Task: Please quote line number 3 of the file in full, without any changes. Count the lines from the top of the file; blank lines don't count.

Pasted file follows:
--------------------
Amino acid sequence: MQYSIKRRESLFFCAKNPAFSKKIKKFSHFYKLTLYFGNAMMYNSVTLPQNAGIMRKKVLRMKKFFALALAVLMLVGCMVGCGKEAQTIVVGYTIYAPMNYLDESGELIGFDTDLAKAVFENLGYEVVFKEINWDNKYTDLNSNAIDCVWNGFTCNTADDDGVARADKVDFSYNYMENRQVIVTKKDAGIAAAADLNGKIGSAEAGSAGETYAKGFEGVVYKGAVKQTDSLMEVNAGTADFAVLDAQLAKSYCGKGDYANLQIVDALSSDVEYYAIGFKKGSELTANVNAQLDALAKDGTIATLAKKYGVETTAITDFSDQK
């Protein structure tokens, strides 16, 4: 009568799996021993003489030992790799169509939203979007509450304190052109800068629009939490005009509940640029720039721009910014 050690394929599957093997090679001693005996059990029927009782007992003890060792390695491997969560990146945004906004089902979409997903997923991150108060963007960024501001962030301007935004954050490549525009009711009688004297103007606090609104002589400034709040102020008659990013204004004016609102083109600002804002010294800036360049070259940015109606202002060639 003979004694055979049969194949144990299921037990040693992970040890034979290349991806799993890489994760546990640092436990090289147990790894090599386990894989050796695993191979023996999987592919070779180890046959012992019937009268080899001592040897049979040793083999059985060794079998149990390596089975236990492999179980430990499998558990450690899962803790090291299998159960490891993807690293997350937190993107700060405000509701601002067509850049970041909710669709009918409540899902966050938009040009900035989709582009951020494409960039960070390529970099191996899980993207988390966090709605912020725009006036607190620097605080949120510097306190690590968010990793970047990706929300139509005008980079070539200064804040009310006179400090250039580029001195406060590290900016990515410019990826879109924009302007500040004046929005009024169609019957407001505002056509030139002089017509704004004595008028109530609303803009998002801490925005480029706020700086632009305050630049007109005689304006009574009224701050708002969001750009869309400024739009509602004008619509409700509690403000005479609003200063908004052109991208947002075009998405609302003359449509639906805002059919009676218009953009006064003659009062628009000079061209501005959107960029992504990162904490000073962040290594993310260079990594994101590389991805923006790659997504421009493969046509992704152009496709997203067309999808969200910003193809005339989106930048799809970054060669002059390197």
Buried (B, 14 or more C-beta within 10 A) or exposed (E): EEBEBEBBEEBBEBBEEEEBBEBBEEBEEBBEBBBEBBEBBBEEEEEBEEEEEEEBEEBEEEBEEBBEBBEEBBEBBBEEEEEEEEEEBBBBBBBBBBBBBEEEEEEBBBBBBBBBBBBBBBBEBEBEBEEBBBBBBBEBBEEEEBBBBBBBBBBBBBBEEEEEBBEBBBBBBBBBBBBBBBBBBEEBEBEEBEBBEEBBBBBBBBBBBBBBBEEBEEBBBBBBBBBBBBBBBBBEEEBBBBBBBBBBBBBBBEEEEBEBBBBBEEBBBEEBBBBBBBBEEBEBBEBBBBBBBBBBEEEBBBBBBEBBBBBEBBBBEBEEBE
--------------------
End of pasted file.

Buried (B, 14 or more C-beta within 10 A) or exposed (E): EEBEBEBBEEBBEBBEEEEBBEBBEEBEEBBEBBBEBBEBBBEEEEEBEEEEEEEBEEBEEEBEEBBEBBEEBBEBBBEEEEEEEEEEBBBBBBBBBBBBBEEEEEEBBBBBBBBBBBBBBBBEBEBEBEEBBBBBBBEBBEEEEBBBBBBBBBBBBBBEEEEEBBEBBBBBBBBBBBBBBBBBBEEBEBEEBEBBEEBBBBBBBBBBBBBBBEEBEEBBBBBBBBBBBBBBBBBEEEBBBBBBBBBBBBBBBEEEEBEBBBBBEEBBBEEBBBBBBBBEEBEBBEBBBBBBBBBBEEEBBBBBBEBBBBBEBBBBEBEEBE